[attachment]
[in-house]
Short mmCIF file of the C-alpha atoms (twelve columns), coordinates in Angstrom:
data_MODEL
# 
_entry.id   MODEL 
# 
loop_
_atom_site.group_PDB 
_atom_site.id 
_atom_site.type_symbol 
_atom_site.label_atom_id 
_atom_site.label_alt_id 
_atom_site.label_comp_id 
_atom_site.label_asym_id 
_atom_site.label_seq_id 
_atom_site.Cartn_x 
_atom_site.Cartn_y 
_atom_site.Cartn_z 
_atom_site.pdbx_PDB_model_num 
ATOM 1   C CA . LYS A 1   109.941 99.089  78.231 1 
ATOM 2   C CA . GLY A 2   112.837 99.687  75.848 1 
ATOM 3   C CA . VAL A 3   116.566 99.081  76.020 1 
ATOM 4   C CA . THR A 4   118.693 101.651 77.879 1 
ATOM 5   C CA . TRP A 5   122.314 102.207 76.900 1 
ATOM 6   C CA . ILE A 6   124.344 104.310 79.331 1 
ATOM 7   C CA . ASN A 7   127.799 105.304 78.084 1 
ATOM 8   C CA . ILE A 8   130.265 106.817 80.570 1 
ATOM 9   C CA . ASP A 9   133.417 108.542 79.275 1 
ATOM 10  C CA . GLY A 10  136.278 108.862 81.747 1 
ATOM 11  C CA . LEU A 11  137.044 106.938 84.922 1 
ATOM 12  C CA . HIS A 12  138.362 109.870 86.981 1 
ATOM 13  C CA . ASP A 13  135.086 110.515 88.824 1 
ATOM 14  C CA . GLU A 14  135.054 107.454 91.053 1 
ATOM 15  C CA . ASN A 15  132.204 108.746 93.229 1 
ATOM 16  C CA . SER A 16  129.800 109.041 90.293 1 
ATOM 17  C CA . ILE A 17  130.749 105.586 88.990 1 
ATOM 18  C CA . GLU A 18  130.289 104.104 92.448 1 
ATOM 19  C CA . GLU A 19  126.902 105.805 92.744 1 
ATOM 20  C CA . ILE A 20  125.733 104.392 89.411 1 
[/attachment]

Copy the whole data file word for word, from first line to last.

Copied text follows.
[in-house]
Short mmCIF file of the C-alpha atoms (twelve columns), coordinates in Angstrom:
data_MODEL
# 
_entry.id   MODEL 
# 
loop_
_atom_site.group_PDB 
_atom_site.id 
_atom_site.type_symbol 
_atom_site.label_atom_id 
_atom_site.label_alt_id 
_atom_site.label_comp_id 
_atom_site.label_asym_id 
_atom_site.label_seq_id 
_atom_site.Cartn_x 
_atom_site.Cartn_y 
_atom_site.Cartn_z 
_atom_site.pdbx_PDB_model_num 
ATOM 1   C CA . LYS A 1   109.941 99.089  78.231 1 
ATOM 2   C CA . GLY A 2   112.837 99.687  75.848 1 
ATOM 3   C CA . VAL A 3   116.566 99.081  76.020 1 
ATOM 4   C CA . THR A 4   118.693 101.651 77.879 1 
ATOM 5   C CA . TRP A 5   122.314 102.207 76.900 1 
ATOM 6   C CA . ILE A 6   124.344 104.310 79.331 1 
ATOM 7   C CA . ASN A 7   127.799 105.304 78.084 1 
ATOM 8   C CA . ILE A 8   130.265 106.817 80.570 1 
ATOM 9   C CA . ASP A 9   133.417 108.542 79.275 1 
ATOM 10  C CA . GLY A 10  136.278 108.862 81.747 1 
ATOM 11  C CA . LEU A 11  137.044 106.938 84.922 1 
ATOM 12  C CA . HIS A 12  138.362 109.870 86.981 1 
ATOM 13  C CA . ASP A 13  135.086 110.515 88.824 1 
ATOM 14  C CA . GLU A 14  135.054 107.454 91.053 1 
ATOM 15  C CA . ASN A 15  132.204 108.746 93.229 1 
ATOM 16  C CA . SER A 16  129.800 109.041 90.293 1 
ATOM 17  C CA . ILE A 17  130.749 105.586 88.990 1 
ATOM 18  C CA . GLU A 18  130.289 104.104 92.448 1 
ATOM 19  C CA . GLU A 19  126.902 105.805 92.744 1 
ATOM 20  C CA . ILE A 20  125.733 104.392 89.411 1 